Carr, a criminal gang prosecutor in Los Angeles and an Army and Army Reserves Judge Advocate General officer, received international media attention for leading Chanukah and other Jewish services in the former presidential palace of Saddam Hussein while deployed in Baghdad — the city where his grandfather was persecuted and jailed after the creation of the state of Israel in the late 1940s.
“What a privilege it was to express myself Jewishly and provide Jewish services to Jewish soldiers in as unlikely a place as Baghdad, from which [Scud missiles] were launched into Israel only a few years before,” Carr told the Times of Israel in a profile written early last year.
His campaign has attracted a lot of attention among Jewish Republicans, including that of mega-donor Sheldon Adelson, who held a fundraiser for Carr last month.
But money isn’t enough for Carr to pull out a win in a district with such an immense registered Democratic voter advantage.
“I think the dynamic is more complicated and nuanced than simply party affiliation,” Carr told Washington Jewish Week, pointing to a crowded field of primary candidates on the Democratic side. “Also, when you have 11 Democrats in a race, you’re bound to increase the number of voters in total who vote for a Democrat, because each of those Democrats, in addition to drawing people from their own party, are relying on other things that draw voters, not just party affiliation.”
He also believes that the district has changed significantly from the Democratic bastion it has been for so long, partly because of redistricting but also due to disaffection with the intransience of Congress. Carr, as a moderate, bipartisan Republican, plans to work across the aisle and find compromise with his colleagues.
“A Republican ran against Henry Waxman two years ago and got 46 percent of the vote against Waxman, the poster boy for unbeatable, and that’s with Obama on the ticket,” he said. “A lot has happened in the last two years. It’s an open seat, I’m not running against an incumbent and there’s an enormous and deeply held frustration that’s palpable. People want bipartisanship and compromise, and my whole campaign is about moving the country forward. There’s a lot more bringing us together than holding us apart. We need to find common ground, reach across the aisle, compromise and move the country forward.”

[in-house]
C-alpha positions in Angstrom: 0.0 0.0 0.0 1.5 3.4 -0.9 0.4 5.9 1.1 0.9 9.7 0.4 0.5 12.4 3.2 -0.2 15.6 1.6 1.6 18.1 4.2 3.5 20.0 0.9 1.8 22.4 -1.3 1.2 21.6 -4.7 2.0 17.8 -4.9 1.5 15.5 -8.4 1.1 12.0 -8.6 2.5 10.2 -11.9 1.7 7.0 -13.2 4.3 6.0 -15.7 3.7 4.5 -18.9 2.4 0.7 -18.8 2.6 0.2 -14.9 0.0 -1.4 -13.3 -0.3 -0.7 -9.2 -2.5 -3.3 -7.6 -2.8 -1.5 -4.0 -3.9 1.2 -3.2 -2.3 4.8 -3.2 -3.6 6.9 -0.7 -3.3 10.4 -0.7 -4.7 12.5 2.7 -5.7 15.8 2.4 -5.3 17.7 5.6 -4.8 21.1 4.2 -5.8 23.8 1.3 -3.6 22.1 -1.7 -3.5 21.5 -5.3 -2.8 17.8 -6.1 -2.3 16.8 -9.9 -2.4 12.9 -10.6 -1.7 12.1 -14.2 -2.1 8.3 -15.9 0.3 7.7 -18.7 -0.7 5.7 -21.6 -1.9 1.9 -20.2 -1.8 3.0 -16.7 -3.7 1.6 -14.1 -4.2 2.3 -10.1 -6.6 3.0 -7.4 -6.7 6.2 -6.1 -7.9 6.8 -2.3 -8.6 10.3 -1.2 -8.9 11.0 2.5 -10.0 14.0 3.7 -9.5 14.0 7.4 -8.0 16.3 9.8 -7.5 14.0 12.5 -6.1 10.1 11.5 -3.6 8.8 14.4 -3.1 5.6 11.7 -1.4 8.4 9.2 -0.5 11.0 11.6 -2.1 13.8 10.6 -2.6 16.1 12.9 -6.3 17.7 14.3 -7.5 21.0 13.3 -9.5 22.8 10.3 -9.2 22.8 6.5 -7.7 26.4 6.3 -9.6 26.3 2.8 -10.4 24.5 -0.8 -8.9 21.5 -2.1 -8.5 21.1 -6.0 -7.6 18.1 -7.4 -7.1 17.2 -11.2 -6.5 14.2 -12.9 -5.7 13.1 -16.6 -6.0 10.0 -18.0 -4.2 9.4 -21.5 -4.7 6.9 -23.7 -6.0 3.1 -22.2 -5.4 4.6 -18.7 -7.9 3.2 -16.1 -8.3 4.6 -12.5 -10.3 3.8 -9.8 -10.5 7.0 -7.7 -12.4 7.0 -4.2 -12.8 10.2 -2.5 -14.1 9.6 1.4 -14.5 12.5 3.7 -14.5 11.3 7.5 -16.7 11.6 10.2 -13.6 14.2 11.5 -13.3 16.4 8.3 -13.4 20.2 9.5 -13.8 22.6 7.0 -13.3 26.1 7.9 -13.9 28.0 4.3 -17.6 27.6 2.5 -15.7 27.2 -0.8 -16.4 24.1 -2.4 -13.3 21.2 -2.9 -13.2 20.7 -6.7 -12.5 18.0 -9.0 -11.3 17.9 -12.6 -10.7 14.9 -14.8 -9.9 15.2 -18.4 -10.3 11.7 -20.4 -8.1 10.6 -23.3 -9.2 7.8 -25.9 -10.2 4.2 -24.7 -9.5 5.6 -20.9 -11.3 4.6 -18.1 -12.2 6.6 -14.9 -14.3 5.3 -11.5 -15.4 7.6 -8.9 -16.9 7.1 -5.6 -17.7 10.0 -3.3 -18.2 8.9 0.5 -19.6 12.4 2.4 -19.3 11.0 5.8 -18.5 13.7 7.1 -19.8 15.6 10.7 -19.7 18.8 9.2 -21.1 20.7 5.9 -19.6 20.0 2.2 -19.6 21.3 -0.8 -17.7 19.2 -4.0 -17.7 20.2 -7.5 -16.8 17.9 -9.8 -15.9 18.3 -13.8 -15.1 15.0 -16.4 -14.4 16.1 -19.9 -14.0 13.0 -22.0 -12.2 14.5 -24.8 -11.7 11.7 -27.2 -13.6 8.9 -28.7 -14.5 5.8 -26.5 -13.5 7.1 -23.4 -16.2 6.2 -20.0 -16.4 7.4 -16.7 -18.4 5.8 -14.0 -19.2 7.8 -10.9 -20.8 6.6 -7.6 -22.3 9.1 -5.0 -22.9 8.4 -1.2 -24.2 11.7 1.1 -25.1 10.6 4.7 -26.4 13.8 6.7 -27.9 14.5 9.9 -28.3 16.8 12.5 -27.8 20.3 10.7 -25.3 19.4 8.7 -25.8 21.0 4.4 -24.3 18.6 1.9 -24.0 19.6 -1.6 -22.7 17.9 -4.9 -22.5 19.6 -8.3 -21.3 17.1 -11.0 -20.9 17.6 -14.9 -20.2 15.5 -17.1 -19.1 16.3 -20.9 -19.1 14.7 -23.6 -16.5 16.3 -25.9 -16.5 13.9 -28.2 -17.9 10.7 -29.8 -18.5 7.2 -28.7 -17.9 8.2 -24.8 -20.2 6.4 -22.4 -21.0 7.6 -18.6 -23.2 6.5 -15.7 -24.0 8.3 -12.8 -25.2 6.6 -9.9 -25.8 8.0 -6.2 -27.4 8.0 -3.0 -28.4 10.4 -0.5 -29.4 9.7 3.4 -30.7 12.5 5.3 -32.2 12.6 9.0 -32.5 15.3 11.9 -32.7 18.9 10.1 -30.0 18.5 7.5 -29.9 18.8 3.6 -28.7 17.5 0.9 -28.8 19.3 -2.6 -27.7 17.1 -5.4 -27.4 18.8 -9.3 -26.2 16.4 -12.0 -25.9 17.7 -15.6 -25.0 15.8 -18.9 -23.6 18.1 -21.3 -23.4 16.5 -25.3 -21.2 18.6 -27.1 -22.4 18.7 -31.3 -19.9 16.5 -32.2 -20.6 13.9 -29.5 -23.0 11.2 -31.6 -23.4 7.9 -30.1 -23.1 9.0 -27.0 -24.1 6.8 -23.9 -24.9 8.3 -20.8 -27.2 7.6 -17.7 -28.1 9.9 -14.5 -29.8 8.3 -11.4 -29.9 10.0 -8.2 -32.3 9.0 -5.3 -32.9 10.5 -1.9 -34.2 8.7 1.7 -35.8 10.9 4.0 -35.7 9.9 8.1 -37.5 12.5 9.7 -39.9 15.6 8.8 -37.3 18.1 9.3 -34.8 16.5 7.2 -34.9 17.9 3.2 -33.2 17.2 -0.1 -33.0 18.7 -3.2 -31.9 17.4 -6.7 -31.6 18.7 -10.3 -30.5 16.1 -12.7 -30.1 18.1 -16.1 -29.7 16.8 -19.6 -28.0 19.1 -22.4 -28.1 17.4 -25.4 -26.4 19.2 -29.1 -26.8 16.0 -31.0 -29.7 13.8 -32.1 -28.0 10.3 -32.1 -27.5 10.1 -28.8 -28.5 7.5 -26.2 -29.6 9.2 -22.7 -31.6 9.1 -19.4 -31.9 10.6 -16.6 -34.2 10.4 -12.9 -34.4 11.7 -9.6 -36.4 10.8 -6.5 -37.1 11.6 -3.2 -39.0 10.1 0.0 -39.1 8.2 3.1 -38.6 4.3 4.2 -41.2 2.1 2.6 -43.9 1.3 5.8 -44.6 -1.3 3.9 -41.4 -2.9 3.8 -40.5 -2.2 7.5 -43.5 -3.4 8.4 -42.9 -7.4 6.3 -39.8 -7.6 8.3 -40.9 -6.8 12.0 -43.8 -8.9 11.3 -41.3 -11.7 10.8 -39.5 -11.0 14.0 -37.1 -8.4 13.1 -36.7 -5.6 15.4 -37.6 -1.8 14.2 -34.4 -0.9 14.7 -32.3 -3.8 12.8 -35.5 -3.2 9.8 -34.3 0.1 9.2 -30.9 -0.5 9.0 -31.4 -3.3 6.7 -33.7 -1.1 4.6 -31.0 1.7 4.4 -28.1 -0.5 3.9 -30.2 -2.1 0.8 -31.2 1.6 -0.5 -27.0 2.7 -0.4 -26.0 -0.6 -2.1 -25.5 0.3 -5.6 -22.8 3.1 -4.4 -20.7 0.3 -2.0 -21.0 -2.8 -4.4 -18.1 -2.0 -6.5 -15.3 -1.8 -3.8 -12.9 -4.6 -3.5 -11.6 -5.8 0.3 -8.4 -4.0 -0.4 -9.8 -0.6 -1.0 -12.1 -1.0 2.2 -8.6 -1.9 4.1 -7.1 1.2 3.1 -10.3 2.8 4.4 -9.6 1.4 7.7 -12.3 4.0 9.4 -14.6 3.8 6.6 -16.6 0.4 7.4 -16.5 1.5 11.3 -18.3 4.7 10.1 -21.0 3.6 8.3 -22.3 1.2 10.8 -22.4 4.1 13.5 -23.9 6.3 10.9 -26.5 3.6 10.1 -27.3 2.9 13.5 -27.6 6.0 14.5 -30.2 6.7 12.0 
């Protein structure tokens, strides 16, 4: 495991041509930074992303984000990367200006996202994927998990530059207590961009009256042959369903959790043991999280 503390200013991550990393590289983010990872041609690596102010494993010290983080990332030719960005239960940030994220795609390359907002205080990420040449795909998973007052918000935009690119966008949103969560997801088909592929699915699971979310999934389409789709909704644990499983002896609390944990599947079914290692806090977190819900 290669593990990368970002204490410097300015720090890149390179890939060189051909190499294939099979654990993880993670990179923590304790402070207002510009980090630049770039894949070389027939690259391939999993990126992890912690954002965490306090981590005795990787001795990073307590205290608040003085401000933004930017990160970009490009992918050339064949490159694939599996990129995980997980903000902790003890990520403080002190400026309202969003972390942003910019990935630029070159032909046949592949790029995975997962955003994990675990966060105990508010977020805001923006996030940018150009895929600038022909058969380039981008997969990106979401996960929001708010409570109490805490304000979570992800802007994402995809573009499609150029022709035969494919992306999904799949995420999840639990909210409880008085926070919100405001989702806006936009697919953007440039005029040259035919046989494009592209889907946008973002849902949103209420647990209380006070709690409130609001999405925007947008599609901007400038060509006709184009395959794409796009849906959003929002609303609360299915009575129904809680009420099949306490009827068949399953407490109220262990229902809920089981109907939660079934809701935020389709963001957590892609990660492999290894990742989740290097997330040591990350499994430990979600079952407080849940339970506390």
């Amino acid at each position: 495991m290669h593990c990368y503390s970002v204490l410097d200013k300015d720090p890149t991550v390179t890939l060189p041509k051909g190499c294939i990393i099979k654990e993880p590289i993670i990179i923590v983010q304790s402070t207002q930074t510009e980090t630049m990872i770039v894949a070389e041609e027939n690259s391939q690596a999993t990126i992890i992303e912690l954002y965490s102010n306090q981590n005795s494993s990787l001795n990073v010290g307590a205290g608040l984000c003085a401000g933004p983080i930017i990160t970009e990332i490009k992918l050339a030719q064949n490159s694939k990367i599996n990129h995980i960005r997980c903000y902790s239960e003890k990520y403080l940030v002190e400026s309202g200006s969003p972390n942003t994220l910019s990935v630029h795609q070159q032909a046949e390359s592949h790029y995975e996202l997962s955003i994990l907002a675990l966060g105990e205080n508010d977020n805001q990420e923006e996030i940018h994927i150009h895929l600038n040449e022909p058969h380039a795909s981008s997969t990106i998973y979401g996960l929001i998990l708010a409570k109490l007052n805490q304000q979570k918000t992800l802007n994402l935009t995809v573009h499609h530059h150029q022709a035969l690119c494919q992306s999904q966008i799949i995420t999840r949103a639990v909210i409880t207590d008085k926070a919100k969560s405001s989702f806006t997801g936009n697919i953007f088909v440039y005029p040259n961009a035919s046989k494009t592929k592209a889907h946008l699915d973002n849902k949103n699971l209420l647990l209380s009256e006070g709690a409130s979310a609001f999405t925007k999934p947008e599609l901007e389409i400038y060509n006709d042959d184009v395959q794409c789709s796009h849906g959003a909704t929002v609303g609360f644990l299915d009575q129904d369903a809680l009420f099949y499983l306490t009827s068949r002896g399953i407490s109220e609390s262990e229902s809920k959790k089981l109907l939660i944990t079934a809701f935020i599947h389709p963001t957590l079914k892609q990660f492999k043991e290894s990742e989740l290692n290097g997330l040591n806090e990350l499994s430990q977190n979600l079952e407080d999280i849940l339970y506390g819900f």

Another competitive House race to watch with a Jewish Republican is the contest for Arizona’s 1st Congressional District. In a right-leaning district within a deeply red state, incumbent Democratic Rep. Ann Kirkpatrick is an anomaly. She is seen as vulnerable and there are three Republicans competing for the chance to challenge her for her job.
Arizona State Rep. Adam Kwasman, 32, is one of those candidates. A product of a Tucson-area Jewish day school and a Conservative synagogue, he is an economist by trade. Kwasman is an energetic candidate with the most ideologically conservative stance of any Jewish Republican candidate. Calling himself a member of the “Kosher Tea” party, Kwasman takes a hardline stance against illegal immigration and government spending, and is a proponent of states’ rights.
“If there’s any group of people who should not trust government, it should be the Jewish people,” Kwasman told WJW. “The principles of free market economics, especially the major philosophers of free market and limited government in the 20th century were Jews. [Economist] Milton Friedman is a hero of mine.”
Kwasman is endorsed by controversial Maricopa County Sheriff Joe Arpaio — a photograph of them
together is proudly displayed on Kwasman’s campaign website — and the tea party grassroots organizing group, FreedomWorks.
Kwasman’s toughest challenge is in the primary, which will be held Aug. 26. Despite endorsements from tea party groups, Kwasman’s strongest GOP opponent is state Rep. Andy Tobin, speaker of the Arizona House of Representatives. Tobin is the local party choice and has recently hosted a fundraiser featuring Boehner.
Gaffe-prone, cowboy hat-wearing businessman Gary Kiehne is the primary’s other competitor. Kiehne is funding his own campaign and his populist persona could cut into Kwasman’s primary results.
In addition to their conservatism, all three Jewish candidates share military service.
“I think that there is a sense of duty for a soldier to continue to serve.
It almost feels for me a personal, permanent commitment to try to leave this place better than I found it,” said Zeldin. “And there are many different ways to serve. So when that time comes when you take off the uniform and you become a civilian, if you feel that same strong desire to make a difference, this is another great opportunity to do it.”